Going on tour, for a singer or a band, is a grueling task. There is traveling from city to city, and different countries, perhaps. There are the interviews with the media, the sound checks, the show, the packing up to do it all again at the next venue. It’s exhausting. But don’t tell that to Judy Collins, the prolific folk and rock and roll singer/songwriter icon from the sixties. Collins loves touring and has no intention of stopping. “I think retirement is the key to death,” she said.
Ask anyone who was at her sold-out performances on Friday night March 6th at the Avalon, and they’ll agree that Collins hasn’t lost any of the magic and relevancy that even today, at the age of 80, sells out concerts. Yes, her vocal range isn’t what it used to be, but she is still capable of hitting those incredible high notes and singing a song with as much conviction and accuracy as any singer today.
On this particular tour, the Grammy-winning artist is touting a brand-new album, Winter Stories, which was released last November. The 10-song set was recorded with Norwegian singer Jonas Fjeld and the American bluegrass musical group, Chatham County Line. But, pulling up a setlist (songs played during a concert) from the current tour proved useless. With a repertoire as varied as her discography, she could (and does) change it often. That’s why people keep coming back to see her perform, she says. “They’re never going to hear it the same way twice.”
What the Avalon audience did hear and experience on Friday was a throwback to a different era, a time-machine of sorts, said a NY Times article. Guitar in hand with just a piano player behind her, Collins took to the stage and never let go. The old songs were not only revived, but they were also reshaped and recreated by the artist who had once represented a different generation. The new songs she introduced were infused by the unmistakably Judy Collins’ sound and interpretation.
In between the ballads, Collins entertained the audience with her anecdotes, recollections and some behind the scene conversations and experiences with other song legends: Joni Mitchell, Ari Hest, Leonard Cohen, and Willie Nelson.
The concert started with “Both Sides Now.” Although written by Joni Mitchell, it was first recorded by Collins. She reminisced about how in the sixties, musician and record producer, Al Kooper (also known for organizing Blood, Sweat & Tears) called Collins, insisting that her voice would be a perfect fit for the new songwriter he had just heard–Joni Mitchell. He was right, and it became one of her top ten hits from the sixties. This was also the start of her putting a stamp on other people’s songs and making them famous.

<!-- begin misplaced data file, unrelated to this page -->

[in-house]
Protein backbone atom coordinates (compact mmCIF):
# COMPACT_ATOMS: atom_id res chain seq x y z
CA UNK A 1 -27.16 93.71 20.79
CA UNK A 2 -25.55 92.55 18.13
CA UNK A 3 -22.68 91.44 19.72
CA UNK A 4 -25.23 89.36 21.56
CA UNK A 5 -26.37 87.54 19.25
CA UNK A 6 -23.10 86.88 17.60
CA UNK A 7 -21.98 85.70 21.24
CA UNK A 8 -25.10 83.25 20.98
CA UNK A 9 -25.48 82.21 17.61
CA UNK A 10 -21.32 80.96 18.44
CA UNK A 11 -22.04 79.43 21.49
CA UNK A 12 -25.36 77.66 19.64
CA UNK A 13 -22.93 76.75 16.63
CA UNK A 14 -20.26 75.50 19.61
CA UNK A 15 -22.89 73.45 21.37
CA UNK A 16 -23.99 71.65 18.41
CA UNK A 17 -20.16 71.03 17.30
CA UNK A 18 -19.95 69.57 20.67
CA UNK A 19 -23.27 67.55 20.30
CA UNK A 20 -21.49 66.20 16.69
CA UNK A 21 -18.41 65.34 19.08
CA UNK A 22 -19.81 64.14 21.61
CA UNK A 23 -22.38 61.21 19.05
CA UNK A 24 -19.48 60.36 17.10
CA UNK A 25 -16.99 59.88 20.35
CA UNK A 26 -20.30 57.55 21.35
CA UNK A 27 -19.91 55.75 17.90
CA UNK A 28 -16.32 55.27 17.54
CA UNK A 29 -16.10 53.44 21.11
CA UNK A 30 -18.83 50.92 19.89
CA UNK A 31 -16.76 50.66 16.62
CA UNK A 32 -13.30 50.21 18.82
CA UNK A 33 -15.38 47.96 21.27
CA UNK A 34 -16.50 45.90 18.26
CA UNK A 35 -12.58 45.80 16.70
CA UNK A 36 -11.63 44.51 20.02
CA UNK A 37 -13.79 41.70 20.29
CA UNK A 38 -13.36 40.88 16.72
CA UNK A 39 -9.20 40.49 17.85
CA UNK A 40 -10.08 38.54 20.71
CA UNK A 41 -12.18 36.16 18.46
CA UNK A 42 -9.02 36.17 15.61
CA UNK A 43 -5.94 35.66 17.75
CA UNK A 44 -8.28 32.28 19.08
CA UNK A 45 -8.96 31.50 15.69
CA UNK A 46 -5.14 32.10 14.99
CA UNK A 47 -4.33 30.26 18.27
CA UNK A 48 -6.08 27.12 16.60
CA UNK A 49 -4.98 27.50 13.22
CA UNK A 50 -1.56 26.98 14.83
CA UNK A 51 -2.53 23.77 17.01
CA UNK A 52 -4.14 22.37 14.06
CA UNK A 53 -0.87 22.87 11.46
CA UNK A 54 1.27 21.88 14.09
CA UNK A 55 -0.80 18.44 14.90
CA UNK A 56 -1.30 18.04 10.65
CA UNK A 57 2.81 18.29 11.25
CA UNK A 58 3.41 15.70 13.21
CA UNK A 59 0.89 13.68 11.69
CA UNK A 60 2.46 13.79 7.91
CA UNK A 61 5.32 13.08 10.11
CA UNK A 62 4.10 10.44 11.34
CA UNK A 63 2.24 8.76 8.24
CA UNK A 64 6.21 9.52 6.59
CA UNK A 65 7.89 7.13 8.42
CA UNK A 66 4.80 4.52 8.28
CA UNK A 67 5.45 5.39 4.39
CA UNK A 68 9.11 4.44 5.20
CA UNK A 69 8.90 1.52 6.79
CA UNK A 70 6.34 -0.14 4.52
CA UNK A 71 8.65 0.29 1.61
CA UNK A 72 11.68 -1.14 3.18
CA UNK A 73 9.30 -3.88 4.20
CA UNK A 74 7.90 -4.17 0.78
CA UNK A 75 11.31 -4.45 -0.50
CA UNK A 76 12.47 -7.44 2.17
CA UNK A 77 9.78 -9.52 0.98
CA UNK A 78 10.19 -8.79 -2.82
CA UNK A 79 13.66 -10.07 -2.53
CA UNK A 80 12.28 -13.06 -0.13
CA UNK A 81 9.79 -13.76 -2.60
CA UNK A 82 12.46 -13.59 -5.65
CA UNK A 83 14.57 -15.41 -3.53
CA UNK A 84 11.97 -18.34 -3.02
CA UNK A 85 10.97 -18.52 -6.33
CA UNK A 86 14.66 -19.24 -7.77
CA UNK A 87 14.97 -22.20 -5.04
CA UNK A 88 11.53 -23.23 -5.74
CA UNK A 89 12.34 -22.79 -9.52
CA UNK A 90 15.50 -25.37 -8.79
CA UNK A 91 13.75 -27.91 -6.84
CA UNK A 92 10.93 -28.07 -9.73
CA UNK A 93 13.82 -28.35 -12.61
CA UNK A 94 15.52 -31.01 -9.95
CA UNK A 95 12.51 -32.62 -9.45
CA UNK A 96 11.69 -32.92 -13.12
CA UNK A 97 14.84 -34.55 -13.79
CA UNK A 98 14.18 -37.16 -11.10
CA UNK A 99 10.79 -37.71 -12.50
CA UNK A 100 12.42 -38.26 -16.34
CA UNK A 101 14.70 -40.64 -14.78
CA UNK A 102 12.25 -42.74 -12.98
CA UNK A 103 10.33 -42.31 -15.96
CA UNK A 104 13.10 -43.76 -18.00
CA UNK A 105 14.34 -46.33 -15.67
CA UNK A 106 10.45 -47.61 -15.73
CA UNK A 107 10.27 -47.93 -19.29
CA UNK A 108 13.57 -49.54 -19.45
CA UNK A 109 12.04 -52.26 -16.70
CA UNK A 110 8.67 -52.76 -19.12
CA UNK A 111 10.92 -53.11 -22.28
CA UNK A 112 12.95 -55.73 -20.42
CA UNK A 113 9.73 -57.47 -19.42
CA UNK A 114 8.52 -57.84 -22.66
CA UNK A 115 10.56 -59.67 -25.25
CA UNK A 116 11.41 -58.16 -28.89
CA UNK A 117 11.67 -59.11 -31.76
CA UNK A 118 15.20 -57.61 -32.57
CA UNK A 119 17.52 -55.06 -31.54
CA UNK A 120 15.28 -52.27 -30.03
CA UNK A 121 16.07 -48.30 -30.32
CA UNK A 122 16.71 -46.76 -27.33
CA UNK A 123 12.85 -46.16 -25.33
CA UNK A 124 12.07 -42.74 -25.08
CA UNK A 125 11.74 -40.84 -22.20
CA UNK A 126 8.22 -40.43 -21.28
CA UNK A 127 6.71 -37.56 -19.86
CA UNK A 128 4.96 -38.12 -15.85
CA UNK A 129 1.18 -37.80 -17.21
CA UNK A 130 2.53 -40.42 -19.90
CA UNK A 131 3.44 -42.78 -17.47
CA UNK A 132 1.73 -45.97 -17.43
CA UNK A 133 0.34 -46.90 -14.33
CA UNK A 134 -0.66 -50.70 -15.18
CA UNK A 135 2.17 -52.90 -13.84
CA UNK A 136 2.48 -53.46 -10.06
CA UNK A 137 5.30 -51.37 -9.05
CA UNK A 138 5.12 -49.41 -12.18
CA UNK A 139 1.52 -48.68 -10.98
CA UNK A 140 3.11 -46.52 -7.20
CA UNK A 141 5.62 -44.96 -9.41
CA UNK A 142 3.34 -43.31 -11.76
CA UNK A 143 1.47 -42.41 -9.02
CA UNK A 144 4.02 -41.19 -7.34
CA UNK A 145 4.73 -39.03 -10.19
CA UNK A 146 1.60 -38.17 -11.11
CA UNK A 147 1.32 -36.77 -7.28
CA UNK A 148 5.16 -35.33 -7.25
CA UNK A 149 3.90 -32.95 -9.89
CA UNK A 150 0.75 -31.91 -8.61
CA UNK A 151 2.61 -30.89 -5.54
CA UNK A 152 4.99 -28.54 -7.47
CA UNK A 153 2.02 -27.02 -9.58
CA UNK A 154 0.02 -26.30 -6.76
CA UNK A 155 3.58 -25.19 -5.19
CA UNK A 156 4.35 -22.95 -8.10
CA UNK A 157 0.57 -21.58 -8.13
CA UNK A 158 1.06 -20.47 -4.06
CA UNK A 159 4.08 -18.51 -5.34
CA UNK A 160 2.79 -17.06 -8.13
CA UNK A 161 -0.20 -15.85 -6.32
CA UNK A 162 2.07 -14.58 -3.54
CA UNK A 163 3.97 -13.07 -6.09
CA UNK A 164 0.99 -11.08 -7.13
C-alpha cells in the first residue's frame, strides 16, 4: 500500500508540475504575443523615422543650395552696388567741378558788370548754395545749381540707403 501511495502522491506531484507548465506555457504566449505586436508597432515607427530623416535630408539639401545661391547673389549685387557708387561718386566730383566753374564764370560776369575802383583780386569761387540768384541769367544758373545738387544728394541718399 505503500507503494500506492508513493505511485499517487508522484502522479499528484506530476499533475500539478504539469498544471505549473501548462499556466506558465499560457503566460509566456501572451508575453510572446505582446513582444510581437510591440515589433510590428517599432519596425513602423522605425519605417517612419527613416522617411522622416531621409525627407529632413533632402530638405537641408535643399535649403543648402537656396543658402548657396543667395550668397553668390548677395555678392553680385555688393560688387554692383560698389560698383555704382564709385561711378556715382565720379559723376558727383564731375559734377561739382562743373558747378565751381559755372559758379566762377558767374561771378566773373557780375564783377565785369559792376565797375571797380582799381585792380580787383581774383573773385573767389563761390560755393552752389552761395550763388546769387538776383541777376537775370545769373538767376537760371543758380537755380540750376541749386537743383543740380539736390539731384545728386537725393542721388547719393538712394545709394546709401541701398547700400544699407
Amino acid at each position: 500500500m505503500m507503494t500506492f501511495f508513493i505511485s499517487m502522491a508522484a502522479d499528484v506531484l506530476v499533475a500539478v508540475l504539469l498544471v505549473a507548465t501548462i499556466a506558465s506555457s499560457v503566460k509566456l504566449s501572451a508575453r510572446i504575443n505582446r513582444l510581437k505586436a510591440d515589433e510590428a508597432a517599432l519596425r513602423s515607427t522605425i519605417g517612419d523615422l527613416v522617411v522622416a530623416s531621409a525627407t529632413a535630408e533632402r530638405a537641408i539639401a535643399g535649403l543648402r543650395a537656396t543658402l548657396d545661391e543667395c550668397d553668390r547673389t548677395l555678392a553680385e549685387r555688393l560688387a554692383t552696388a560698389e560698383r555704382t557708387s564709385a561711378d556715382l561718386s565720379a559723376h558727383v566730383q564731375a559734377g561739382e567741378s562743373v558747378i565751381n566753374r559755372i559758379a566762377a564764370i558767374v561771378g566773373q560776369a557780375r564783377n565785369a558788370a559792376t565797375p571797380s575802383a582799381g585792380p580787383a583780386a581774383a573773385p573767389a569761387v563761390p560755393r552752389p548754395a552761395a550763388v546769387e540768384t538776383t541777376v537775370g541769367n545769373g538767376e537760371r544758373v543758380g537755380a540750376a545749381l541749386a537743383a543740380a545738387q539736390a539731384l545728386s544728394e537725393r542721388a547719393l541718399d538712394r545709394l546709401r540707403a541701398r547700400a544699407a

Other familiar songs included the evocative Joan Baez song about her love affair with Bob Dylan, “Diamonds and Rust,” and “Send in the Clowns” by Stephen Sondheim, which charted for Collins both in 1975 and 1977. From the 2015 release of the album of duets Strangers Again, she sang “When I Go,” a ballad, she ‘couldn’t get out of her mind’ and one she recorded with Willie Nelson.
Highlights from the new album, Winter Stories, included “Northwest Passage,” “Mountain Girl,” “The Blizzard” (from a 1990 album), “River” (another Mitchell cover), and “Highwayman.”
Lest you think she’s lost her social conscience and activist edge, Collins at one point during the show, put down her guitar and sang, a cappella, “Dreamers,” a poem turned to music which she began performing with Stephen Stills last year. It was a delicate, ethereal rendition with a clear message about DACA, a message not lost on the silent crowd which wiped away tears and jumped to their feet, giving her a standing ovation.
For an encore, Collins sang her unmatched rendition of “Amazing Grace,” which, as a side note, was selected to be in the National Recording Registry for preservation by the Library of Congress for its artistic significance.
Friday’s appearance represents Collins’ fifth time at the Avalon and the first since 2015. Suzy Moore, Avalon’s Artistic Director, said, “In my honest opinion, Judy Collins is the epitome of grace and talent. She has a feisty spirit and delivers a great show.” Collins returned the compliment praising the Avalon, comparing it with the Oslo Opera House, a place where she recently played and also sold out.
Before looking into what’s coming up for this inexhaustible artist, it is worth mentioning the act that opened for Collins, folksinger/songwriter Kirsten Maxwell. Maxwell surprised the audience. She was personable, talented as hell, and well-deserving of the approval. Maxwell informed the crowd before leaving the stage that Judy Collins would be producing her next album.
So, besides producing, will we finally see Collins slow up? Not a chance.
She will be performing through the end of March, and then head overseas for a series of concerts in Norway where she has been nominated for a Spellemann Award (often referred to as the Norwegian Grammy), before returning to the U.S. and continuing her tour.
Also upcoming is another new album, Resistance and Beauty, which will be out this year and will feature the haunting song, “Dreamers.”
But that’s not all.
In the summer, she will launch a new tour with Arlo Guthrie.
Collins is also a fertile writer. Although she’s published fiction, most of her books have been memoirs and dealt with food and alcohol addictions, her life in the music industry, her suicide attempt, and even her son’s suicide. Is there another book on the horizon? Perhaps.
In her spare time, Collins continues to be a social activist, representing UNICEF and numerous other causes.
With no retirement in sight, Judy Collins might just prove that eighty is the new thirty.
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